The truth is, this game disappointed me in almost every way possible. Let’s talk about why and what.
Remember when Nintendo gave Link a gun? I did when I found this baby at the media exchange shop. I wish I could say I just scored a Zelda game for a dollar, but there’s actually no “Legend of Zelda” in Link's Crossbow Training, so that would be incorrect. Also, it was two dollars.
It seems blasphemous to send Link on an adventure without his trusty sword and shield, but is it outrageous that I’m kind of excited about the idea? Zooming the Wii remote’s infrared pointer around is my favorite aspect of playing Wii games, and my best memories of Twilight Princess involved loosing arrows at goblins from horseback. Seriously, if this game lets me shoot Ganon in the face with some crossbow bolts, I may have to give it a perfect score.
I guess that seems unlikely, as any confrontation with the ultimate evil is unlikely to happen during crossbow “training.” I’ll probably just shoot targets and maybe a goblin or two. But maybe someday I’ll get my sequel, my Link’s Crossbow Conquest...
I’ve played every single numbered Final Fantasy game up through XII, so playing the thirteenth entry was inevitable. But from the guy who bought Final Fantasy VIII, IX, XI, and XII on release days, finally getting around to XIII two years after release is a bit odd. But from a combination of some bad press and plenty of other games to play, I didn’t mind.
But here we are with the first hour of Final Fantasy XIII. I’ve also reviewed VII and VIII’s first hour previously, and had mixed success, though I can solidly point to the opening of Final Fantasy VII’s to be one of the highlights in the JRPG genre. Whether we can agree or not on the rest of game is irrelevant, but it sure does kick off with a bang.
And as you’ll see, Final Fantasy XIII also kicks off with a bang, but can it keep that momentum? Or is there something deeper required for a successful first hour? We’re about to find out.
The original Diablo was introduced to me by a friend probably no more than 3 years after its release, before my highschool years. Diablo would eventually see some of the most unforgettable and impactful gaming moments of our childhoods, and those of our closest friends—largely due to how much it scared the crap out of us. The first time I laid eyes on The Butcher and heard that deep, grating voice—"Ah... Fresh meat"—I slammed the door to his lair in his face and ran all the way out of the dungeon (a little excessive since enemies can't use doors). I can distictly recall at least two other moments that caused me to toss my mouse or phone (I was talking to said friend while playing once) in suprise and fear. Ah, the good old days.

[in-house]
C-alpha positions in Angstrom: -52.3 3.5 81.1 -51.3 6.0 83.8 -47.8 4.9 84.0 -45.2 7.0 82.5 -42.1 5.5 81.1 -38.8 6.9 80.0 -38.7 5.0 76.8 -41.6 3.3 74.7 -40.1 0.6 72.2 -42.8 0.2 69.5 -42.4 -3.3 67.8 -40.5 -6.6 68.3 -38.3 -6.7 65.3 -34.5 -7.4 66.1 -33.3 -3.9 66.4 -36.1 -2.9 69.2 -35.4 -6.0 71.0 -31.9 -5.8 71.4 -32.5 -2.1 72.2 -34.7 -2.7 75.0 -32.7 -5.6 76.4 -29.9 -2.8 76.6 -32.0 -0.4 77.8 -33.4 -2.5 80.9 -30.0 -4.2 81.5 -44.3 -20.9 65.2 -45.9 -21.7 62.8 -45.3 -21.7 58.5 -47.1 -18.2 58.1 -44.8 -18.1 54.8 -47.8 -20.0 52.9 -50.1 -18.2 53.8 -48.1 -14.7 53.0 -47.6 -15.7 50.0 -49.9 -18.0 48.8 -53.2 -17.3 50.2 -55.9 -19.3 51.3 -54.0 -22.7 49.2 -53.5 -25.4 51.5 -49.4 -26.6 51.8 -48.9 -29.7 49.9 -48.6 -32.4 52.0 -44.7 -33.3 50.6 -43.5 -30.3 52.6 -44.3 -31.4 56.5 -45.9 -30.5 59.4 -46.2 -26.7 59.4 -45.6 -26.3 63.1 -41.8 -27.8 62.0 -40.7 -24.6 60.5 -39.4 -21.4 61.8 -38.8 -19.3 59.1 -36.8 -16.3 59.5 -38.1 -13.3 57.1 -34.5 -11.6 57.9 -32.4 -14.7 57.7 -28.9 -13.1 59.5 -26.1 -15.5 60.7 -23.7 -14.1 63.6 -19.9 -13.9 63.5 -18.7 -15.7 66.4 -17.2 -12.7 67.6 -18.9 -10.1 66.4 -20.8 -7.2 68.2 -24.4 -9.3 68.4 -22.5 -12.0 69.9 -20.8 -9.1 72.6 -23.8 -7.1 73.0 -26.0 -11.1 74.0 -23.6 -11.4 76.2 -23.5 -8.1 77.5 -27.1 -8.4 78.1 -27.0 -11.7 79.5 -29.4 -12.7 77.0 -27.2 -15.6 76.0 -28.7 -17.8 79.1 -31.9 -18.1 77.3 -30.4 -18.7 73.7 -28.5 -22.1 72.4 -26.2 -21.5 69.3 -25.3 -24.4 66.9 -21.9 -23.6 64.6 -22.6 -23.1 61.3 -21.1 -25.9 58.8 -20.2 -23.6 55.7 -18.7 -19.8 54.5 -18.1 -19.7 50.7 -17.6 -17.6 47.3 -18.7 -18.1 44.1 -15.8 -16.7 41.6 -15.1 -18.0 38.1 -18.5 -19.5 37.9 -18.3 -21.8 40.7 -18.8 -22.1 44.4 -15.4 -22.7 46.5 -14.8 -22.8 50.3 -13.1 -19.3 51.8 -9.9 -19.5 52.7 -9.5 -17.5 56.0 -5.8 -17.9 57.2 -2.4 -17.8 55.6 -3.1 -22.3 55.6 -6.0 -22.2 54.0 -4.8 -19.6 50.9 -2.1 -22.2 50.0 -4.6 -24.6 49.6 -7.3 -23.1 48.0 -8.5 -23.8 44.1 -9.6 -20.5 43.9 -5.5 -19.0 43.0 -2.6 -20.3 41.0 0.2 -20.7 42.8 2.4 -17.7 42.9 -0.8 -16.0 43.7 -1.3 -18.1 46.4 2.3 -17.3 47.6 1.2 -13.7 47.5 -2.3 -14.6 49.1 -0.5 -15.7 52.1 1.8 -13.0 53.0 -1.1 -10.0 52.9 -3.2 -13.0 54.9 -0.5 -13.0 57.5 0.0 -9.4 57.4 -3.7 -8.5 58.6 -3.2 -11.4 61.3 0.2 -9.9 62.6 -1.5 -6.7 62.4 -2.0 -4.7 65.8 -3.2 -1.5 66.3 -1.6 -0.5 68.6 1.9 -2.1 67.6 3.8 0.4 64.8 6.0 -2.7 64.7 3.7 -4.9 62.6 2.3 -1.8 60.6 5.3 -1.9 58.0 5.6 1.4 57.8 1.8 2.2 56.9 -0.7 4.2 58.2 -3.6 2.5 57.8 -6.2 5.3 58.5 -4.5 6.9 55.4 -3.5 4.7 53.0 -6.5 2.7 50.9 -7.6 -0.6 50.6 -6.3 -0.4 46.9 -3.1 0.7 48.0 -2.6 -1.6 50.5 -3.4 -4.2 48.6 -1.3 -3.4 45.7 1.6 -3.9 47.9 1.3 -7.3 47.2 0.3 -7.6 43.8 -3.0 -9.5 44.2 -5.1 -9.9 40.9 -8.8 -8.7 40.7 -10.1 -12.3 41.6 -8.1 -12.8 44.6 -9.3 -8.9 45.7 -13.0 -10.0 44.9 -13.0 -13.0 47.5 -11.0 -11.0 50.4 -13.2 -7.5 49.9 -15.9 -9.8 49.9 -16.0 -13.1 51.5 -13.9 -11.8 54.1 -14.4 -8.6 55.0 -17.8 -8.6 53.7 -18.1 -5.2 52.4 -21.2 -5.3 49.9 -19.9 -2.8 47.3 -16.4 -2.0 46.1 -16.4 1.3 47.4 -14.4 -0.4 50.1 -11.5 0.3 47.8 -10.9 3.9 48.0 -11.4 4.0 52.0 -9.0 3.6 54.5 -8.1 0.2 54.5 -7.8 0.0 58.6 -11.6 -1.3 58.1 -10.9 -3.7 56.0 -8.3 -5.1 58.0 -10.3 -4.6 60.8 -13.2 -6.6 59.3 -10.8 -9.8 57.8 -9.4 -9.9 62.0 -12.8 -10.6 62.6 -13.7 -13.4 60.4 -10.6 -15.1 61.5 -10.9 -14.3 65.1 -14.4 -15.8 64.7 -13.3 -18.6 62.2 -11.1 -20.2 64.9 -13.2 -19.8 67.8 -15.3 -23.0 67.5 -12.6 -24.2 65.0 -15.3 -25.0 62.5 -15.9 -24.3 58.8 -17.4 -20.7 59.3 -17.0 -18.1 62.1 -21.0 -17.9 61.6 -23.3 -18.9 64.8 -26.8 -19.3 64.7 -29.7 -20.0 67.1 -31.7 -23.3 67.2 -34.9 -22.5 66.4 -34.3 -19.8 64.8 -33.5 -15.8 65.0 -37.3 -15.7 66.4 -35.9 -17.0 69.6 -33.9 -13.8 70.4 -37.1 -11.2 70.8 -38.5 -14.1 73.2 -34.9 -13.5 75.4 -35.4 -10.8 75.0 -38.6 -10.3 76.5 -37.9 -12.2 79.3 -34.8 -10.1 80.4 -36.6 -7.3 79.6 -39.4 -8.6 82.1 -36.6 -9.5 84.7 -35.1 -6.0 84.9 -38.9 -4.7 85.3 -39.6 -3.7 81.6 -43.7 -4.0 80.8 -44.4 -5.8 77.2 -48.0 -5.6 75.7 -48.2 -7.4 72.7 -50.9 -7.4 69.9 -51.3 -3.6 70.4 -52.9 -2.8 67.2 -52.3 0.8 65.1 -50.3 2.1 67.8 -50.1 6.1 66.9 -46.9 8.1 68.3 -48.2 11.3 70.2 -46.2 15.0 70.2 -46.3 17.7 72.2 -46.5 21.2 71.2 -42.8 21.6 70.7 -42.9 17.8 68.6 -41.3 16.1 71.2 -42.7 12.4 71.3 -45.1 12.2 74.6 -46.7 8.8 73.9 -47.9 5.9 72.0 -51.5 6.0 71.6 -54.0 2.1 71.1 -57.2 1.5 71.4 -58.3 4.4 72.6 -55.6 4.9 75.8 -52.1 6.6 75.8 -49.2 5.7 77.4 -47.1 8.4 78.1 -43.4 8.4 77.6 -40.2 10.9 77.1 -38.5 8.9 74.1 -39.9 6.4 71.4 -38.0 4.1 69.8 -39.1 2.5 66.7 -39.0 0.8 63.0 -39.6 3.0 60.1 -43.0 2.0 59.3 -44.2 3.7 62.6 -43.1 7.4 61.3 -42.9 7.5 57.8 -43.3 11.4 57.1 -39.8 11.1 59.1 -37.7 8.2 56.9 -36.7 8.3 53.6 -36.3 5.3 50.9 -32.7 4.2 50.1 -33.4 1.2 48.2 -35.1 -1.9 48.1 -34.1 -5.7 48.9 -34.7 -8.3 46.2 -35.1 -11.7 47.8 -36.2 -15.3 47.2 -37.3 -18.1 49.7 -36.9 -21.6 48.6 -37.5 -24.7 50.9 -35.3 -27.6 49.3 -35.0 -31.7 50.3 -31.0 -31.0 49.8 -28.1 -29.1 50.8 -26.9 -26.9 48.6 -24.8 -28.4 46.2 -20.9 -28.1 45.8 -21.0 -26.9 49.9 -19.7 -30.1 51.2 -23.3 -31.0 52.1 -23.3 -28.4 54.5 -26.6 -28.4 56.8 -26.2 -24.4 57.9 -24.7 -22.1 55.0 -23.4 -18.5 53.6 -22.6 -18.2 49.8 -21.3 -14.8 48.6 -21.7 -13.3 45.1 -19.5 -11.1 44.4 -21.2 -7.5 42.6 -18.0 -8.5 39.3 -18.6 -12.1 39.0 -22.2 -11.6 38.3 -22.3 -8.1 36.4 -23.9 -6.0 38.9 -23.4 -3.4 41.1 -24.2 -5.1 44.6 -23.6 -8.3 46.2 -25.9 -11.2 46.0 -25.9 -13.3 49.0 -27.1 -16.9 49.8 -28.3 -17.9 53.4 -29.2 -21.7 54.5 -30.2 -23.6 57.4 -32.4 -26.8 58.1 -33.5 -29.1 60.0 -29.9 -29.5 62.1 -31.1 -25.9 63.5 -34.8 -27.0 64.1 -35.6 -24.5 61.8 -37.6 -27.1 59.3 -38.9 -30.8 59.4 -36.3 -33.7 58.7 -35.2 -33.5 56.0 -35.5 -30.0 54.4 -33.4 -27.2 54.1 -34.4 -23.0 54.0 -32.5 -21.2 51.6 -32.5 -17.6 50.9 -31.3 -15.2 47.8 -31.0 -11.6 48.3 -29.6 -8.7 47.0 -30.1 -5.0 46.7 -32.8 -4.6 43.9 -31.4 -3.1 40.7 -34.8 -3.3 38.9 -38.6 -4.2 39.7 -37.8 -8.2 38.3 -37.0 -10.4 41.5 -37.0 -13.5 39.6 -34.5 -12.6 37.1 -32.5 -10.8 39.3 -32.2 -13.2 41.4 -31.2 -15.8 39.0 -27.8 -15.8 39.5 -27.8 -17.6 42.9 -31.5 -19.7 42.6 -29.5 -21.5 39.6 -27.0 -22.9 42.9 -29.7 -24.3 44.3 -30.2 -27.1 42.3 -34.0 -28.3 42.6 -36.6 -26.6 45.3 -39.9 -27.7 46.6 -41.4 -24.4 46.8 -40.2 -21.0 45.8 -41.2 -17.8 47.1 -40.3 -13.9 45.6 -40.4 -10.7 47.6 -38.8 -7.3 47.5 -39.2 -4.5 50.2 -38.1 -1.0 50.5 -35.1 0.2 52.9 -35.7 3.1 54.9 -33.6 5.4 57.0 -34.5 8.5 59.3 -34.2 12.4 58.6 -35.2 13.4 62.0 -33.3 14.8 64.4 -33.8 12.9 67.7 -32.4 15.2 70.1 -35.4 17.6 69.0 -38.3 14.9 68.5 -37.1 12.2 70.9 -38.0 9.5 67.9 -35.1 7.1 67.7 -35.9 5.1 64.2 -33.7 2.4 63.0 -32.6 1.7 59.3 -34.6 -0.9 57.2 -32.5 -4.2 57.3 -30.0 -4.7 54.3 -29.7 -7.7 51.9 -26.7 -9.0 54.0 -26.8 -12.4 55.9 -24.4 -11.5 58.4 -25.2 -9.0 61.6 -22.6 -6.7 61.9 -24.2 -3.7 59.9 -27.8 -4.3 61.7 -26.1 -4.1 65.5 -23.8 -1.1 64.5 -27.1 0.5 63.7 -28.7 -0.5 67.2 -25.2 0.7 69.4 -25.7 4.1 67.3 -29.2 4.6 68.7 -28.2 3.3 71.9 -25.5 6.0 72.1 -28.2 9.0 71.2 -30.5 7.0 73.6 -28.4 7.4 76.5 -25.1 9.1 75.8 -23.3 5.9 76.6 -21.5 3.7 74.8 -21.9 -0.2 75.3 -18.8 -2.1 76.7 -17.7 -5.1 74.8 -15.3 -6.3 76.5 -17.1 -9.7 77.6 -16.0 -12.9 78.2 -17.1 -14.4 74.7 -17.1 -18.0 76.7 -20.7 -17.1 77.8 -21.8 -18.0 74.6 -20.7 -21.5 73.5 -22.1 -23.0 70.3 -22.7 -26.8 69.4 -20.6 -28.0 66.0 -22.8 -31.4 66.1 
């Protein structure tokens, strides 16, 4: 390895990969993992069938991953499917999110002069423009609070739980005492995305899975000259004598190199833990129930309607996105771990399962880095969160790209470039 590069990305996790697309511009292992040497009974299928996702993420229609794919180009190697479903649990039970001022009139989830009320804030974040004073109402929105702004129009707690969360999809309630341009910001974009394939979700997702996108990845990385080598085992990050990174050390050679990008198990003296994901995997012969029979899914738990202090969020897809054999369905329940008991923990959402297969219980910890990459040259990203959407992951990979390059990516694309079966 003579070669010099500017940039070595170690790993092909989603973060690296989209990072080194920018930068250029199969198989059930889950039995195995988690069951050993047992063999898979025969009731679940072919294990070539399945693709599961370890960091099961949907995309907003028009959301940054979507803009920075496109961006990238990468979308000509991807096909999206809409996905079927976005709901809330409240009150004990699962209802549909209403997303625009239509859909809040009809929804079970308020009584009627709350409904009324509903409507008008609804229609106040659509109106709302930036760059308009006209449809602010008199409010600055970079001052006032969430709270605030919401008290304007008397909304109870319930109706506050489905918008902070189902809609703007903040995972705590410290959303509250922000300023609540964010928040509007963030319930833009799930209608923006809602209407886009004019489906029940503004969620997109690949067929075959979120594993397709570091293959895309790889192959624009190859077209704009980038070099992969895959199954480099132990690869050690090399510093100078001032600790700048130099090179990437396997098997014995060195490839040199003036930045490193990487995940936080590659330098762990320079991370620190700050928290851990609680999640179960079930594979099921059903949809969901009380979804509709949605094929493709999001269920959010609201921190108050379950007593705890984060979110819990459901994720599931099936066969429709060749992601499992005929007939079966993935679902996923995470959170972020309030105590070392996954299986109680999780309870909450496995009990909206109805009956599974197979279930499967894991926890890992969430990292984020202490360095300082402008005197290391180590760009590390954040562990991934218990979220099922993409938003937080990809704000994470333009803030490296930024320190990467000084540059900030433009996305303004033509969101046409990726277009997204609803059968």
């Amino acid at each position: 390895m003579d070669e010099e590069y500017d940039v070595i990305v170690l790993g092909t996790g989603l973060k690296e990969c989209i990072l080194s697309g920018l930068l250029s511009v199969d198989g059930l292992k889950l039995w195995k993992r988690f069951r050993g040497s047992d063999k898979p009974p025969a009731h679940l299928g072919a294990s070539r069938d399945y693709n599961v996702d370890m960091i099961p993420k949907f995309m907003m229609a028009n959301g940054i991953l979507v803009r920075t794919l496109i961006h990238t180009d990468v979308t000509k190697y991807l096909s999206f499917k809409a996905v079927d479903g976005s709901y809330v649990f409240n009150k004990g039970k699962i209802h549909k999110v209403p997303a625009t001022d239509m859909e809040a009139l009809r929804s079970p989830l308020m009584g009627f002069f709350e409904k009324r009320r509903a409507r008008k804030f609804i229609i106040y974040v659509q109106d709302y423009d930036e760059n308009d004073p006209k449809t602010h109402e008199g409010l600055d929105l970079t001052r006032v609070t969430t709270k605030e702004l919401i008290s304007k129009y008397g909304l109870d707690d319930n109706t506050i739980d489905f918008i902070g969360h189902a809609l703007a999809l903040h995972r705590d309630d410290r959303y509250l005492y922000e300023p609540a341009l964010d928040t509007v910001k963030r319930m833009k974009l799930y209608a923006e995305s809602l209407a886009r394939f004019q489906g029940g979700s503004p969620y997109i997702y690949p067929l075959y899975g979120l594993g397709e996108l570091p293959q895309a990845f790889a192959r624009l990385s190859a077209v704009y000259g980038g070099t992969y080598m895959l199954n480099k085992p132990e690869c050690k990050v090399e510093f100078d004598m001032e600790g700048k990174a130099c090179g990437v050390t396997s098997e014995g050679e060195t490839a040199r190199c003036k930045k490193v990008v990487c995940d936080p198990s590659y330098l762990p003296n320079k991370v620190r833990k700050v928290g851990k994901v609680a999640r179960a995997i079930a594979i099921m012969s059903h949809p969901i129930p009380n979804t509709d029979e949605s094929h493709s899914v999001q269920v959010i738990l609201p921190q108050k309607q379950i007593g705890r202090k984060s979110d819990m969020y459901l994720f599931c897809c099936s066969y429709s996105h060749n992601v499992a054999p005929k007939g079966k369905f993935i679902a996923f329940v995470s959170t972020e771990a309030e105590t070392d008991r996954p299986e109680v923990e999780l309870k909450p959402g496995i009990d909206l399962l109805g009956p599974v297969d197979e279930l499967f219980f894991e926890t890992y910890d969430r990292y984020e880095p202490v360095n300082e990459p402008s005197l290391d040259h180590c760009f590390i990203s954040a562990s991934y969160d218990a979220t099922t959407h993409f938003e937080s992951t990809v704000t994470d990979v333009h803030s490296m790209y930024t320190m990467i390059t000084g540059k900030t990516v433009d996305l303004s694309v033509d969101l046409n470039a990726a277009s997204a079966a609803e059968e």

Diablo II and its expansion would demand exponentially larger amounts of our attention due to its improved graphics, presentation, story, and gameplay (both online and off). It was a staple in our gaming repertoires, and inspired many discussions and stories of our own. I spent a good deal of my time every night reading through Brady Games' strategy guide.
When all was said and done, standing in the wake of the Worldstone's destruction, Diablo fans were sure we would someday see a sequel. It was just a question of when. The answer came at the Blizzard Worldwide Invitational in Paris on June 28, 2008, though it would be many years more before an official release date was announced. On March 15, 2012, Blizzard finally announced that the release date was only two short months away.
And now, 11 years in the making, Diablo III couldn't have come at a more awkward time for me... I'm currently in the middle of two jobs, one of which takes up the entirety of my weekends. Throw in a small spat of the flu and new member of the family (a stray cat my girlfriend decided to bring home one night), and I'm left which much less time to play, let alone write, as I would've liked...but I finally found the time, and you didn't come hear to read my whining, so let's jump into the first hour of Diablo III.
My first exposure to the G4 network was its acquisition of TechTV in 2004, my absolute favorite station on cable at the time. I was obsessed with The Screen Savers and all the schlubby hosts the channel featured. TechTV embraced nerdom while G4 mocked it, this wasn't a happy marriage and I bailed almost immediately, along with most of the original hosts.
I've carried a hatred for G4 ever since, and find schadenfreude in its slow demise and collapse. However, amidst all of the grating personalities G4 featured about eight years ago, there were a few interesting TV shows that caught my eye. One of them was Icons, a half-hour documentary on different visionaries, studios, and game series in the industry. Spanning five seasons on a range of topics from Atari to the history of E3 to Tim Schafer, even die-hard enthusiasts would probably learn something new when watching.
I surely won't be covering every episode (famous last words), but I'll start where Icons began, with the developer studio Oddworld Inhabitants, who obviously made the Oddworld series for the PS1 and Xbox. But before I begin, take a look at the episode list of Icons, it mirrors the fall of G4 rather well as the first four seasons are about actual video game related topics while season five covers The Onion, Lollapalooza, and Kevin Smith.